Ground-Breaking News

This week’s issue is really special because it contains the first of 7 excerpts from the Stockmanship Journal’s article, “Grandin’s Approach to Facilities and Animal Handling:  An Analysis.”  While the title may sound dry, the article itself is sure to stir up some controversy because it concludes that the premises behind, and the design of Dr. Temple Grandin’s solid-sided, curved processing systems don’t always hold up when subjected to analysis and observation of animal behavior.

Whit works cattle in BudBox.  Photo courtesy of Cattlexpressions
Whit works cattle out of a round corral. Photo courtesy of Cattlexpressions

Whew!  That’s kind of a scary thing to say! Dr. Grandin is a very influential voice in the livestock industry. Her animal handling facilities designs are used in a large number of feedyards and abattoirs in the United States, and she has doubtless made these places much more humane than they once were.  Those are important accomplishments.  But after years of working with animals in feedyards, ranches and abattoirs, stockmanship experts and authors Whit Hibbard and Dr. Lynn Locatelli began to find disconnects between how Dr. Grandin said animal handling should work, and how they saw animals actually behaving.  Those differences led them to do a careful analysis based on experience, observation and photographic and video evidence and to share it with the livestock community.  The purpose is not to attack Dr. Grandin or her work, but to make animal handling processes more humane still based on the best available information.  The authors previewed their article with Dr. Grandin, and asked her to share a response.  The On Pasture series concludes with Dr. Grandin’s response to this article.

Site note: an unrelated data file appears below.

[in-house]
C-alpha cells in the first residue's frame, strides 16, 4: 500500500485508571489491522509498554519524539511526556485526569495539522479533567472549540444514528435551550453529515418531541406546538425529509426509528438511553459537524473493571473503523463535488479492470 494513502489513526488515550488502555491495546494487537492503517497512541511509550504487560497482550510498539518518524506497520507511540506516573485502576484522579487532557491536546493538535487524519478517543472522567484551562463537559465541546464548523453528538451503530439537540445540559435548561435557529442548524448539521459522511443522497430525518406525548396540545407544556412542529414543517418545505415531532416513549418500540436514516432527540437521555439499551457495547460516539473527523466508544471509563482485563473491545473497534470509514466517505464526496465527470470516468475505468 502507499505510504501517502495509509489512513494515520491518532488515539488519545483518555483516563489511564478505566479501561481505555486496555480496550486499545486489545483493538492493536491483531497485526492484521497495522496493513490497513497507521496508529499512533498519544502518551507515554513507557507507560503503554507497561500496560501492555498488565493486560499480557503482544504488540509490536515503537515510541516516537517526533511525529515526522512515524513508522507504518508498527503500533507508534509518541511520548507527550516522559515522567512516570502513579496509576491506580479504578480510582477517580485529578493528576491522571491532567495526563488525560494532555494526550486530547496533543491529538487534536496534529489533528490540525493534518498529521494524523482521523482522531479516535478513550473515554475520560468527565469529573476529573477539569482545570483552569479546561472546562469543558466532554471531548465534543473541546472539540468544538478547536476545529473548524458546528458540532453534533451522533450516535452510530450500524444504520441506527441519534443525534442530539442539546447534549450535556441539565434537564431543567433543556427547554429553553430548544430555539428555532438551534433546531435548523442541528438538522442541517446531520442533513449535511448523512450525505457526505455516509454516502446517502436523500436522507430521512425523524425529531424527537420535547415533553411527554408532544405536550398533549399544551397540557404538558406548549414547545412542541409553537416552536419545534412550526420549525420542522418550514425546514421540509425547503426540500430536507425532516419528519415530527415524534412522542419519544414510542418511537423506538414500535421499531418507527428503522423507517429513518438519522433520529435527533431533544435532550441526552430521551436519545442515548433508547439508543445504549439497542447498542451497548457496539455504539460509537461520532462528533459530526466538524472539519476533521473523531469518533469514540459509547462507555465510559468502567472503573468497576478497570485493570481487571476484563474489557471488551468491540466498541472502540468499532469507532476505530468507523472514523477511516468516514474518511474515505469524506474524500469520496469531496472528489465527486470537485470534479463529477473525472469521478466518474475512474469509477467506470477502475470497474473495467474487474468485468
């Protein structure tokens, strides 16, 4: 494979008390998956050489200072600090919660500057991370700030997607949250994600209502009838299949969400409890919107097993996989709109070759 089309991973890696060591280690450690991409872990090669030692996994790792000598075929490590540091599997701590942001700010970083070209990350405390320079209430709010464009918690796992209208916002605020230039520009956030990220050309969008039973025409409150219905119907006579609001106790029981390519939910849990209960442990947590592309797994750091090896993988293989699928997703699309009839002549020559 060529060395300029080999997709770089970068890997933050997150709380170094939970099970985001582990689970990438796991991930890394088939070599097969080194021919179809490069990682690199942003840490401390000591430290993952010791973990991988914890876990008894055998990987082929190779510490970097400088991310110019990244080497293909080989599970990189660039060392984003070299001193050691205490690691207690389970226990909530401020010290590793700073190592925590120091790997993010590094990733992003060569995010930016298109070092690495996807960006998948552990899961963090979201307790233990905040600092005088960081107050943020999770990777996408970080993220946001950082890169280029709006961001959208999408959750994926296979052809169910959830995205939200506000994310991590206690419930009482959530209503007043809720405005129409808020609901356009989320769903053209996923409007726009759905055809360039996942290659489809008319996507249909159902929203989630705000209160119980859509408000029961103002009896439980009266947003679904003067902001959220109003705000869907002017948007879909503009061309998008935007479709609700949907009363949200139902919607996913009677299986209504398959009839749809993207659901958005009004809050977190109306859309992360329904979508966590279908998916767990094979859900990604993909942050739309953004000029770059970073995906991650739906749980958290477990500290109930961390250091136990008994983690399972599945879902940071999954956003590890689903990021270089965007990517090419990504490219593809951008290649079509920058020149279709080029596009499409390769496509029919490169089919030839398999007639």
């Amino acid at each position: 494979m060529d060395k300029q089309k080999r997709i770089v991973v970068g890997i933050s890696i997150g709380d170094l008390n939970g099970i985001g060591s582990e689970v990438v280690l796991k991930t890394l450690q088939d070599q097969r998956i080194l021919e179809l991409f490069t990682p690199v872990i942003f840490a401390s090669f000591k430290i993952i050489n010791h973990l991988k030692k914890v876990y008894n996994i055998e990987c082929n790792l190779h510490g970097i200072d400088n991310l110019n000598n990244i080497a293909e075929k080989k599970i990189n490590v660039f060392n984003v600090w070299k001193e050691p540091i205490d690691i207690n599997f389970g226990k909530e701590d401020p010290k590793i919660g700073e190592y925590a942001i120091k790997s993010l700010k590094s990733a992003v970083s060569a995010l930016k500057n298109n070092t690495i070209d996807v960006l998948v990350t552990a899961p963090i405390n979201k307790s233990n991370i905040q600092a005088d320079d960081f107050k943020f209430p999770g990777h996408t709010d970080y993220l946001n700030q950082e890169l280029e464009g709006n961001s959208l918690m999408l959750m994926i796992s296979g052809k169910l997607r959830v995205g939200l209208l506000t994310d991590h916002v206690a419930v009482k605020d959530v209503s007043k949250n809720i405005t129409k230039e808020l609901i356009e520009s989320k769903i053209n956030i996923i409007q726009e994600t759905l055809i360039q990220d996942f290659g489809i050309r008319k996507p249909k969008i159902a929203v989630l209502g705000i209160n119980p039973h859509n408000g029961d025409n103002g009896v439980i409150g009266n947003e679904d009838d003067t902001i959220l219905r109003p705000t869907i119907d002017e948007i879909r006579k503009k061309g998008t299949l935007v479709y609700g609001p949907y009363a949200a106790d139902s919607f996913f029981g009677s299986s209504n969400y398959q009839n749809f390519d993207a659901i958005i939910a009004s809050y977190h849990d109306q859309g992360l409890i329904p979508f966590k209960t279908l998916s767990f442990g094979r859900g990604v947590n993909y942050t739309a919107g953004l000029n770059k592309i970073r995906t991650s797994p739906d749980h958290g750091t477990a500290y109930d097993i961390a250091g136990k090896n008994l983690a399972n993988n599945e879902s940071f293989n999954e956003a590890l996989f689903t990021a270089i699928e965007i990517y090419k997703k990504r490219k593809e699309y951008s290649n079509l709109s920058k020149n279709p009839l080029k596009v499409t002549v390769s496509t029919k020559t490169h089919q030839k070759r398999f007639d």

Dr. Lynn Locatelli at work.  Photo courtesy of Cattlexpressions.com
Dr. Lynn Locatelli at work. Photo courtesy of Cattlexpressions.com

As far as we are aware, this is the first time anyone has done this kind of analysis.  And not everyone is going to like it.  It challenges some of the ideas about animal behavior that have been stated as fact so many times we’ve come to accept them as “common knowledge.”  That is always an uncomfortable place to go.  But at On Pasture, we’re committed to science and to sharing experiences from experts and practitioners that will make producers lives better. So we think that  it’s important to everyone that this information get broad circulation so that we can rethink and improve livestock handling for the benefit of the stock and the people involved.

We are honored to be working with Stockmanship Journal and hope that our partnership on this series will benefit you, our On Pasture readers.

Thanks for reading!

Kathy and Rachel

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